The first global crisis within this scope broke out at the turn of the 21st century concerning antiretroviral drugs, as the impoverished peoples of the southern hemisphere could not access these drugs that were sold at very high prices due to patent protection. Brazil and South Africa have different experiences in terms of generic antiretrovirals production. 

After Brazil adopted its 1996 law guaranteeing free and universal access to drugs for treatment, the scale up AIDS treatment culminated in rapidly rising costs. This posed enormous fiscal challenges to the Health Ministry. Under mounting social and fiscal pressure, including social activism demanding implementation of this law, Brazil’s Health Minister Jose Serra ordered public production of non-patented antiretroviral medicines in Brazil’s public factories and subsequently threatened to produce patented medicines locally if multinational pharmaceutical companies did not lower their drug prices[10]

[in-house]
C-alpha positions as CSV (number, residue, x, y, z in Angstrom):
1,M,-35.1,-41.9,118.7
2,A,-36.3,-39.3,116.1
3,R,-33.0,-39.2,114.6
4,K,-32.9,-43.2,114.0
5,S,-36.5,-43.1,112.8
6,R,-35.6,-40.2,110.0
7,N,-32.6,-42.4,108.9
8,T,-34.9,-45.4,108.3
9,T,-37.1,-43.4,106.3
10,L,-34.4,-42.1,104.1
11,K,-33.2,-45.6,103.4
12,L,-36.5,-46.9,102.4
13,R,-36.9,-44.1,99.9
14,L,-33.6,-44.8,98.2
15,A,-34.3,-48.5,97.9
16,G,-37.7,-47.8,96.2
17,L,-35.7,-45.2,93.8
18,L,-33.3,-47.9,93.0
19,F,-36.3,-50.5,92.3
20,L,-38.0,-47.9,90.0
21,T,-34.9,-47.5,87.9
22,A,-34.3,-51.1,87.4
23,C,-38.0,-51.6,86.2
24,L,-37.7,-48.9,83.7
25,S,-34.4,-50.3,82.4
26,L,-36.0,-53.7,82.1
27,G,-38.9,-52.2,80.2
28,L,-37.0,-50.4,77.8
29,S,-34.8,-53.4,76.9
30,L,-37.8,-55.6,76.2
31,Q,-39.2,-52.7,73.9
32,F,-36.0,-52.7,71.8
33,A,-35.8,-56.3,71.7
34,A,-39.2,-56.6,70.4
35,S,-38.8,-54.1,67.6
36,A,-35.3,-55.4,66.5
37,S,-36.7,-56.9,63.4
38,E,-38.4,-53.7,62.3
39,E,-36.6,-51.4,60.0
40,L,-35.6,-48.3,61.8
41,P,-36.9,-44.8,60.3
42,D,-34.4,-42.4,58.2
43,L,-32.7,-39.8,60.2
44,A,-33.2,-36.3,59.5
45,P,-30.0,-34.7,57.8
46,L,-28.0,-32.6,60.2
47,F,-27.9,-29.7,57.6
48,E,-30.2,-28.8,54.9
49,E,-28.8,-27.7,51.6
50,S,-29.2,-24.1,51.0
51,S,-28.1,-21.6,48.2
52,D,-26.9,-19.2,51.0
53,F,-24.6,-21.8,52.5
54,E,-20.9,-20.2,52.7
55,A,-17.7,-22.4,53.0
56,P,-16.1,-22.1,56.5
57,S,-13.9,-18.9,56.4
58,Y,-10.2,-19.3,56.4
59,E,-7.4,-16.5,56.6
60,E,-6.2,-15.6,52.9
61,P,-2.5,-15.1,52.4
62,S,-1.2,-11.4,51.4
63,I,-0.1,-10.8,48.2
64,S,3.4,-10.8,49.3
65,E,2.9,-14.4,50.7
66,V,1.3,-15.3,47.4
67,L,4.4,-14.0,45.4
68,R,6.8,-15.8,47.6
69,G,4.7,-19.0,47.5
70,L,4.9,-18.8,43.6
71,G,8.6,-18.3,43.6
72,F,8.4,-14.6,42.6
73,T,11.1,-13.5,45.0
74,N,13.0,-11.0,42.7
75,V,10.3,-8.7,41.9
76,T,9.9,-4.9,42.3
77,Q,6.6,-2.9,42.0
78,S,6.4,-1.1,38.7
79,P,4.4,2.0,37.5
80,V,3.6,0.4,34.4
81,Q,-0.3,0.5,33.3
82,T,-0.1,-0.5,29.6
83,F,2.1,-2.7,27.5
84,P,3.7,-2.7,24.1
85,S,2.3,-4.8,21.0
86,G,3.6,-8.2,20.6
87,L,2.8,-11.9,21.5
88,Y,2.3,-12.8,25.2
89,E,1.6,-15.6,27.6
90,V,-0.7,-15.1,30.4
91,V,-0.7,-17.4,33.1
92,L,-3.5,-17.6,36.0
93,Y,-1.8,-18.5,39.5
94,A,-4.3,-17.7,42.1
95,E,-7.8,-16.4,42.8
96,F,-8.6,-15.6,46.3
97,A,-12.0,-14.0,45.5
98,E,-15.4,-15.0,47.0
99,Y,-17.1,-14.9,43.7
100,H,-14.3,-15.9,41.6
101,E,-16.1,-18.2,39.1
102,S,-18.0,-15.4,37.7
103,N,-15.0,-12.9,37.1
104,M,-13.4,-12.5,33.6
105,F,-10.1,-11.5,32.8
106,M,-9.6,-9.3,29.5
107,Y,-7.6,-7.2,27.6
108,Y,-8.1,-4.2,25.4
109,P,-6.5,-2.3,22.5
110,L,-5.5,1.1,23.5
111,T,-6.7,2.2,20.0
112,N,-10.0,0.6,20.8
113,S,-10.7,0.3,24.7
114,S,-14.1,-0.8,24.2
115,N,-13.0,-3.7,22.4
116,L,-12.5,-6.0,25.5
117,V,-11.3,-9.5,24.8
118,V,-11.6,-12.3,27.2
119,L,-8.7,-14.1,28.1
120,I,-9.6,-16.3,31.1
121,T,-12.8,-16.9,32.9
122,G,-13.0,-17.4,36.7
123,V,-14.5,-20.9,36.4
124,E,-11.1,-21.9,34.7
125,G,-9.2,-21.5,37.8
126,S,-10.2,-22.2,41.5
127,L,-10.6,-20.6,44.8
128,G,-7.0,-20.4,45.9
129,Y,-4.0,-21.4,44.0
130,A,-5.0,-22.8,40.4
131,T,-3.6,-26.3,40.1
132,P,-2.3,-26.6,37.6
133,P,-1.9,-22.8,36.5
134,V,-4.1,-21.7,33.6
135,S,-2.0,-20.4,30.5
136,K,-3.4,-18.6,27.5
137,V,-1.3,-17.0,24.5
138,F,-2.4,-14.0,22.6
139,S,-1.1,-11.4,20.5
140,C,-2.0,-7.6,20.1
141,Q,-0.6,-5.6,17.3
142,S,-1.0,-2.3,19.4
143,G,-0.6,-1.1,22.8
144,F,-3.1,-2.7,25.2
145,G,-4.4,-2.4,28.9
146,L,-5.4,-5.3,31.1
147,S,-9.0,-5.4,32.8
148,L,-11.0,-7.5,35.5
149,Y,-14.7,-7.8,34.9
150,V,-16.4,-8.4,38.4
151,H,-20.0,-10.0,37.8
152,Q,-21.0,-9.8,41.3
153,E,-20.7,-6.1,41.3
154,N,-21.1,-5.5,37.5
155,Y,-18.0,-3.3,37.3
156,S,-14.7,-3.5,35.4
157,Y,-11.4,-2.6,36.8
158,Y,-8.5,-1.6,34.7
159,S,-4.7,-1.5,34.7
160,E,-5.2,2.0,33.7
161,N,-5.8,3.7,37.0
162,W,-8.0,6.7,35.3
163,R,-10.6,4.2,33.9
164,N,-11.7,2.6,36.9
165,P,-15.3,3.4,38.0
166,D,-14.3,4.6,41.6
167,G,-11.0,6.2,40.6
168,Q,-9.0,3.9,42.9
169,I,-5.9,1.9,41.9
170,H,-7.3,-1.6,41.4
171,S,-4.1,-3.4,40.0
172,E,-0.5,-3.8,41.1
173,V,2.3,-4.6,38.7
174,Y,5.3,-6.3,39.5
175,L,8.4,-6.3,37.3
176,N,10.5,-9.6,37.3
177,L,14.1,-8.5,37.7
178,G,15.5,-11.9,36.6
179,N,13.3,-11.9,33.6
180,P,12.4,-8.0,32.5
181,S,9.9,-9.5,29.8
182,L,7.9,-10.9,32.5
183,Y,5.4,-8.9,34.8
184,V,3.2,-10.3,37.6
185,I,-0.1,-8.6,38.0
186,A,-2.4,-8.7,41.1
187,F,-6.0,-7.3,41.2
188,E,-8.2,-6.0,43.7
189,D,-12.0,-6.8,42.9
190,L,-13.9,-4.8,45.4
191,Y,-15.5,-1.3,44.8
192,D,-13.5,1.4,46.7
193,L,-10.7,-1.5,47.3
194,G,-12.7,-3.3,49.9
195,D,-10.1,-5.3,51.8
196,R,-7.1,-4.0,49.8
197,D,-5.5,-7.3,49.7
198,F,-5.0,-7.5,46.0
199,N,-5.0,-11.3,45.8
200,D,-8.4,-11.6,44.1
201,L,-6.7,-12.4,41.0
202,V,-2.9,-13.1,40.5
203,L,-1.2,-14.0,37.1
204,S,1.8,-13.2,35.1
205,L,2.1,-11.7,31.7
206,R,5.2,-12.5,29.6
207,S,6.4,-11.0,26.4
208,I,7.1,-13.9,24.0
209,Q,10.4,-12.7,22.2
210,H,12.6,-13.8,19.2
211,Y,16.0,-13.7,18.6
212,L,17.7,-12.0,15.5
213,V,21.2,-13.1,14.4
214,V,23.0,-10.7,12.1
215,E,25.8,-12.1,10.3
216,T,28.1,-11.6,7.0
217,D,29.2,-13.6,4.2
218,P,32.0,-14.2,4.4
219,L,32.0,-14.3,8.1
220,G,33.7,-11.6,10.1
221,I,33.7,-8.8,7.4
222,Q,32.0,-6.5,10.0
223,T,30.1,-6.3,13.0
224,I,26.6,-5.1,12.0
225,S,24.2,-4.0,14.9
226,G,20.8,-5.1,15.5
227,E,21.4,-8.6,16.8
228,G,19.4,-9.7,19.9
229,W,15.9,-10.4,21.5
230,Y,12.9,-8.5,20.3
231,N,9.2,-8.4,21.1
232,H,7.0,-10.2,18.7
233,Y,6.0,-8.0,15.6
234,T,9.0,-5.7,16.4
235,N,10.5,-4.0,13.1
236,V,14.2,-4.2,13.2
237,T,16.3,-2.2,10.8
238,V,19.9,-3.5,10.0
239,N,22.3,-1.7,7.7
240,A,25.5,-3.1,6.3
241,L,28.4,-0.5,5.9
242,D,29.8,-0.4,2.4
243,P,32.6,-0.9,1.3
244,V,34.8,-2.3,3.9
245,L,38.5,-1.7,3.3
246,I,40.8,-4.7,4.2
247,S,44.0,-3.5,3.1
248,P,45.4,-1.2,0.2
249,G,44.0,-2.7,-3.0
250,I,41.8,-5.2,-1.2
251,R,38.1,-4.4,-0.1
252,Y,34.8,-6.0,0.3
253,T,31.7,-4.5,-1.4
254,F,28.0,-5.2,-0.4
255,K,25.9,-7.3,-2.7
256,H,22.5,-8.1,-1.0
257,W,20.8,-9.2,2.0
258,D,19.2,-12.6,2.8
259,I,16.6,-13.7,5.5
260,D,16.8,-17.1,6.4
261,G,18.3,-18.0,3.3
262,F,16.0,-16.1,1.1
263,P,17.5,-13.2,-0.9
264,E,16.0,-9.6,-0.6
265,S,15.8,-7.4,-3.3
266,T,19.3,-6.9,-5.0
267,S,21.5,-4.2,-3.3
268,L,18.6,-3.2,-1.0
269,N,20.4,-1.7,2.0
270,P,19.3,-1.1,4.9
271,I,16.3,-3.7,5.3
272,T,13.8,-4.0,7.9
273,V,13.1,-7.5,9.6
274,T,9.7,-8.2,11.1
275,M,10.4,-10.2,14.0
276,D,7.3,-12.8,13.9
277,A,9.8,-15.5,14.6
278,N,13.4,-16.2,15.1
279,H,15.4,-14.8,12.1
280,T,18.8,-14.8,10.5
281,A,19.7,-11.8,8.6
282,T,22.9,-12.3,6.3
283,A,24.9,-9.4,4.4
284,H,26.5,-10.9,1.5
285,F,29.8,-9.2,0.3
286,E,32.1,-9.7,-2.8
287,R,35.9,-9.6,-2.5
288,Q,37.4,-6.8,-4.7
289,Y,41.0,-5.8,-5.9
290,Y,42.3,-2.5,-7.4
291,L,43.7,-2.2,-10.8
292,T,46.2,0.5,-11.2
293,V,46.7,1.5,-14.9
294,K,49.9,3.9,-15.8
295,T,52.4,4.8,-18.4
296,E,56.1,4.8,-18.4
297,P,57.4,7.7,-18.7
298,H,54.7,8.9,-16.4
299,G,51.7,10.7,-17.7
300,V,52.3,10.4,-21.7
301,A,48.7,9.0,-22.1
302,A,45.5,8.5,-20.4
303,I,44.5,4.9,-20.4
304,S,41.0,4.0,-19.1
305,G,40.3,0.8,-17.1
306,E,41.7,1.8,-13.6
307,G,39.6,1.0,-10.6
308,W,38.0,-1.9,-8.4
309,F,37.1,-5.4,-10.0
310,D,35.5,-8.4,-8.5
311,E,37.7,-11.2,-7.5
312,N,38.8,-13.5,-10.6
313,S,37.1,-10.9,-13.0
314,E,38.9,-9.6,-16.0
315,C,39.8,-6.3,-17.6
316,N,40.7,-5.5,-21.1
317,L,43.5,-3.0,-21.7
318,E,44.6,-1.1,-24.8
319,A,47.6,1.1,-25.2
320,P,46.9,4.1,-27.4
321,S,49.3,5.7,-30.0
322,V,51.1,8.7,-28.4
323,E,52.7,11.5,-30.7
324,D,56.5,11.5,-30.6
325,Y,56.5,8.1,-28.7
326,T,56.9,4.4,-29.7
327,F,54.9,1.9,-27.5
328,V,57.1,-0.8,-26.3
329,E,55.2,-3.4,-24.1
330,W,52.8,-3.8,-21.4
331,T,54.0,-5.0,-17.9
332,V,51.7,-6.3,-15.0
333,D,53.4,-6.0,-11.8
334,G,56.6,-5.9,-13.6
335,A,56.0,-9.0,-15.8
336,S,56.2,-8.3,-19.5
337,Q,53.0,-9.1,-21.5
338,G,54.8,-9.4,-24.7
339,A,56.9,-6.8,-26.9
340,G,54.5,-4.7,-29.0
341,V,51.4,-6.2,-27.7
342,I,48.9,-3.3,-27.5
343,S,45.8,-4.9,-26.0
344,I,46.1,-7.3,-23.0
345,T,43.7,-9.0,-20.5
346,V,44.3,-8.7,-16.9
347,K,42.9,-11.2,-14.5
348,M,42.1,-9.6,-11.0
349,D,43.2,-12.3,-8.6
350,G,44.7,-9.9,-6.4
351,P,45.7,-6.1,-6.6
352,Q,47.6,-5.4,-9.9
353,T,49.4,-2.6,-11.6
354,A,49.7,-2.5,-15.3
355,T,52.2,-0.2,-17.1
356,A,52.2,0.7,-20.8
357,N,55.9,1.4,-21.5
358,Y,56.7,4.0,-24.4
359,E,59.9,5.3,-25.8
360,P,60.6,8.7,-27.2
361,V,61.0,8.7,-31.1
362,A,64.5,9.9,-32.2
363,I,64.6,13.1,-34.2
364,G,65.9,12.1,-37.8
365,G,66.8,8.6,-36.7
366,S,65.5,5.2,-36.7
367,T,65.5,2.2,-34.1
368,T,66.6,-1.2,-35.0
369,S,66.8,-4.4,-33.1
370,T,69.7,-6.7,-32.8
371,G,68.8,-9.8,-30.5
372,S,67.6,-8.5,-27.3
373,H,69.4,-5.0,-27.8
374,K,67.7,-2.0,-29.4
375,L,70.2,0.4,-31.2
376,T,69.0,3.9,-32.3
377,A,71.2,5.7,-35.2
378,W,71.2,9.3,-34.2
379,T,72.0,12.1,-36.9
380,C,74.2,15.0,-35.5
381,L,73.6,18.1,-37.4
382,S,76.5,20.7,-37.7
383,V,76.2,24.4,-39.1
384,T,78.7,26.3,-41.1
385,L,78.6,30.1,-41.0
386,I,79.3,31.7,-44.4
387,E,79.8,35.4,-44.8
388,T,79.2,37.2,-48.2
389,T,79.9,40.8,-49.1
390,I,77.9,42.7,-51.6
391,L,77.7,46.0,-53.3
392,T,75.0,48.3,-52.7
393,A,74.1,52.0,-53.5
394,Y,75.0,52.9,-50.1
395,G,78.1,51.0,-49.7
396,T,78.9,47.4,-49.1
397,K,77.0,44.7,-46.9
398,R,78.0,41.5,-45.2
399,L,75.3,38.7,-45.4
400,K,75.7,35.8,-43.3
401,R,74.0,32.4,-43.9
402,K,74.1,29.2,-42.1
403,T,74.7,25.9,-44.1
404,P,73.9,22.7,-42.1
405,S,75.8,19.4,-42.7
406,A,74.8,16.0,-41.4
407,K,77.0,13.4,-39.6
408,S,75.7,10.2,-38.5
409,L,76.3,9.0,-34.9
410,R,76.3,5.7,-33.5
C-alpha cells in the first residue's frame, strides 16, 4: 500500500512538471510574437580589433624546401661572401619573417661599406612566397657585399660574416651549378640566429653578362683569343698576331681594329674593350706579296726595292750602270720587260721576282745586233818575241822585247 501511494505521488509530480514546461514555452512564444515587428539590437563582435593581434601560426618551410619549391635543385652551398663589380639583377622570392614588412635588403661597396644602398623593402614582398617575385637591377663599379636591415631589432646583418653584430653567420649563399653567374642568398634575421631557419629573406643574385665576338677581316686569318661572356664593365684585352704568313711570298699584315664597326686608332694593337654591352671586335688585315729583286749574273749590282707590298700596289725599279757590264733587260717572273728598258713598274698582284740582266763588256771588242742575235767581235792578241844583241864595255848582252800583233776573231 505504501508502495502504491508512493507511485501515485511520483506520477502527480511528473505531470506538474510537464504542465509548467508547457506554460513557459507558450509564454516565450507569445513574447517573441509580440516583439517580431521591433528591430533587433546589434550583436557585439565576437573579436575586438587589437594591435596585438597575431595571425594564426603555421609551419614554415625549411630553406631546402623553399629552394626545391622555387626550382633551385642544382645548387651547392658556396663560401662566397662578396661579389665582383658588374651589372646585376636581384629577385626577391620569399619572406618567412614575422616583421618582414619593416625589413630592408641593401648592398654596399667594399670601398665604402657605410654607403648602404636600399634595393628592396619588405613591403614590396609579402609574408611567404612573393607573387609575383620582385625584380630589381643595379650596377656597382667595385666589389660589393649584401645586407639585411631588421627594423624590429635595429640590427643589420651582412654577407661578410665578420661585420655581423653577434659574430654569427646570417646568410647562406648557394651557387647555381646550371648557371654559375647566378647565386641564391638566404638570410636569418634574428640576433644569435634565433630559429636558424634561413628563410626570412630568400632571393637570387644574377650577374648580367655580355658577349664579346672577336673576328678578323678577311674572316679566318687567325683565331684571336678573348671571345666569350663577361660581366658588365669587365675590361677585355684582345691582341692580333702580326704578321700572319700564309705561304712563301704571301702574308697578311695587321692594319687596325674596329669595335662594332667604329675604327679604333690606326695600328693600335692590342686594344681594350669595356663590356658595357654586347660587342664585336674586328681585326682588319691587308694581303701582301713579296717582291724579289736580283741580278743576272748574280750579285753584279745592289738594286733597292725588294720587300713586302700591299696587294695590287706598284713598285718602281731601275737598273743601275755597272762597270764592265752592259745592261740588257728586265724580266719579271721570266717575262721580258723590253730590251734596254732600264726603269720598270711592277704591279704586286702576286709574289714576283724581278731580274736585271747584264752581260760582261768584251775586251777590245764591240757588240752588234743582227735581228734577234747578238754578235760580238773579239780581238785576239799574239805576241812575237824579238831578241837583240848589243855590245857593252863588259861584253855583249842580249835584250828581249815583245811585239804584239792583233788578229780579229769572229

In 1997 South Africa passed the Medicines and Related Substances Act, which governed use of generic medicines in South Africa, and was designed to enhance access to generic medicines[11]. The law was challenged by the Pharmaceutical Manufacturers Association (PMA), which eventually dropped the case in 2001. Although HIV-AIDS activists expected the government to use the legislation to import and produce generic AIDS medicines, the South African government never did so, instead focusing on AIDS denialism11.